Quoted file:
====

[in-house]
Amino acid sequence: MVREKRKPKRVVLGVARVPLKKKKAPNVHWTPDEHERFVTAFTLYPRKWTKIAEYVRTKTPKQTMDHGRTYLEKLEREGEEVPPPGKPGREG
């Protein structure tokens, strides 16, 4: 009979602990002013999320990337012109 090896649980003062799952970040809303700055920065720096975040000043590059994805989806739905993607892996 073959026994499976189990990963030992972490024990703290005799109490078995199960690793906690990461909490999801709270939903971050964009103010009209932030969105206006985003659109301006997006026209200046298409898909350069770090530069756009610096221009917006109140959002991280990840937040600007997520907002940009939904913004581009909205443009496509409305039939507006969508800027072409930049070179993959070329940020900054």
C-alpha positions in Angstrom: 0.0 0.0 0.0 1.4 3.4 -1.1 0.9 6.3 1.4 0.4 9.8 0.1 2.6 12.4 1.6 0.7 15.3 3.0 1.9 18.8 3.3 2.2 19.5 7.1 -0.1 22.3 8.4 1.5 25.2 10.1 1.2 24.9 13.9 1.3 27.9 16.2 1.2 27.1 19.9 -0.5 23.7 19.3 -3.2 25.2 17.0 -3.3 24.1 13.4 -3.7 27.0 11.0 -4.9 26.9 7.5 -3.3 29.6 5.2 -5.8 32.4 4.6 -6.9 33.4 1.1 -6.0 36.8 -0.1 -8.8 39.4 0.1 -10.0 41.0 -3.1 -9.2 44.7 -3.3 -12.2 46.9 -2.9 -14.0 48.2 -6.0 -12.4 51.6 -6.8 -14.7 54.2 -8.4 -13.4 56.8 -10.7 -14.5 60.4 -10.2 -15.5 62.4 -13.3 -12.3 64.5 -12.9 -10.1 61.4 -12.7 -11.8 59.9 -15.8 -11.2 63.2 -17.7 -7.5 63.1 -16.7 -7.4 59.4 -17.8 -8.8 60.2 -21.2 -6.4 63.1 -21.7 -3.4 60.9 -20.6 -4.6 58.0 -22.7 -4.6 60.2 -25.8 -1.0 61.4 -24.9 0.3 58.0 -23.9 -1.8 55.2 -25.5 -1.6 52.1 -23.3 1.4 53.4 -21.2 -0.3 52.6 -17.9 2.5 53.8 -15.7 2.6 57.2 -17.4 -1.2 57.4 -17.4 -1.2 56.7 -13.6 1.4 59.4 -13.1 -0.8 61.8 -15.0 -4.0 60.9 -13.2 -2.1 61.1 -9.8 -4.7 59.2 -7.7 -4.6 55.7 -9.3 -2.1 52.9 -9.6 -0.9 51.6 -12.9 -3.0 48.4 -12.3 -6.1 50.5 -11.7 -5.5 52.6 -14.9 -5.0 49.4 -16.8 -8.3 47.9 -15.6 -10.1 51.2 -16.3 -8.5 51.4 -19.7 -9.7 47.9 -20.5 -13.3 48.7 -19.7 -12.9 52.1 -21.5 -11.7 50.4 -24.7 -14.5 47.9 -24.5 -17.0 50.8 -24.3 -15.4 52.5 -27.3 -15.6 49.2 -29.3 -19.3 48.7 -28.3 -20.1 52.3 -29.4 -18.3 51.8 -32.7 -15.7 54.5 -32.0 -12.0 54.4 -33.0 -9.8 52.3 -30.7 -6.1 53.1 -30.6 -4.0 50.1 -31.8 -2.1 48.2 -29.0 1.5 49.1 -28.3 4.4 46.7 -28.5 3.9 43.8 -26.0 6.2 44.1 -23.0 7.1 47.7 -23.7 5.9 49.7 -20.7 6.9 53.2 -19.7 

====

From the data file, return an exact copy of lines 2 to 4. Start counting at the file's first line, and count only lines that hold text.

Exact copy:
Amino acid sequence: MVREKRKPKRVVLGVARVPLKKKKAPNVHWTPDEHERFVTAFTLYPRKWTKIAEYVRTKTPKQTMDHGRTYLEKLEREGEEVPPPGKPGREG
């Protein structure tokens, strides 16, 4: 009979602990002013999320990337012109 090896649980003062799952970040809303700055920065720096975040000043590059994805989806739905993607892996 073959026994499976189990990963030992972490024990703290005799109490078995199960690793906690990461909490999801709270939903971050964009103010009209932030969105206006985003659109301006997006026209200046298409898909350069770090530069756009610096221009917006109140959002991280990840937040600007997520907002940009939904913004581009909205443009496509409305039939507006969508800027072409930049070179993959070329940020900054």
C-alpha positions in Angstrom: 0.0 0.0 0.0 1.4 3.4 -1.1 0.9 6.3 1.4 0.4 9.8 0.1 2.6 12.4 1.6 0.7 15.3 3.0 1.9 18.8 3.3 2.2 19.5 7.1 -0.1 22.3 8.4 1.5 25.2 10.1 1.2 24.9 13.9 1.3 27.9 16.2 1.2 27.1 19.9 -0.5 23.7 19.3 -3.2 25.2 17.0 -3.3 24.1 13.4 -3.7 27.0 11.0 -4.9 26.9 7.5 -3.3 29.6 5.2 -5.8 32.4 4.6 -6.9 33.4 1.1 -6.0 36.8 -0.1 -8.8 39.4 0.1 -10.0 41.0 -3.1 -9.2 44.7 -3.3 -12.2 46.9 -2.9 -14.0 48.2 -6.0 -12.4 51.6 -6.8 -14.7 54.2 -8.4 -13.4 56.8 -10.7 -14.5 60.4 -10.2 -15.5 62.4 -13.3 -12.3 64.5 -12.9 -10.1 61.4 -12.7 -11.8 59.9 -15.8 -11.2 63.2 -17.7 -7.5 63.1 -16.7 -7.4 59.4 -17.8 -8.8 60.2 -21.2 -6.4 63.1 -21.7 -3.4 60.9 -20.6 -4.6 58.0 -22.7 -4.6 60.2 -25.8 -1.0 61.4 -24.9 0.3 58.0 -23.9 -1.8 55.2 -25.5 -1.6 52.1 -23.3 1.4 53.4 -21.2 -0.3 52.6 -17.9 2.5 53.8 -15.7 2.6 57.2 -17.4 -1.2 57.4 -17.4 -1.2 56.7 -13.6 1.4 59.4 -13.1 -0.8 61.8 -15.0 -4.0 60.9 -13.2 -2.1 61.1 -9.8 -4.7 59.2 -7.7 -4.6 55.7 -9.3 -2.1 52.9 -9.6 -0.9 51.6 -12.9 -3.0 48.4 -12.3 -6.1 50.5 -11.7 -5.5 52.6 -14.9 -5.0 49.4 -16.8 -8.3 47.9 -15.6 -10.1 51.2 -16.3 -8.5 51.4 -19.7 -9.7 47.9 -20.5 -13.3 48.7 -19.7 -12.9 52.1 -21.5 -11.7 50.4 -24.7 -14.5 47.9 -24.5 -17.0 50.8 -24.3 -15.4 52.5 -27.3 -15.6 49.2 -29.3 -19.3 48.7 -28.3 -20.1 52.3 -29.4 -18.3 51.8 -32.7 -15.7 54.5 -32.0 -12.0 54.4 -33.0 -9.8 52.3 -30.7 -6.1 53.1 -30.6 -4.0 50.1 -31.8 -2.1 48.2 -29.0 1.5 49.1 -28.3 4.4 46.7 -28.5 3.9 43.8 -26.0 6.2 44.1 -23.0 7.1 47.7 -23.7 5.9 49.7 -20.7 6.9 53.2 -19.7 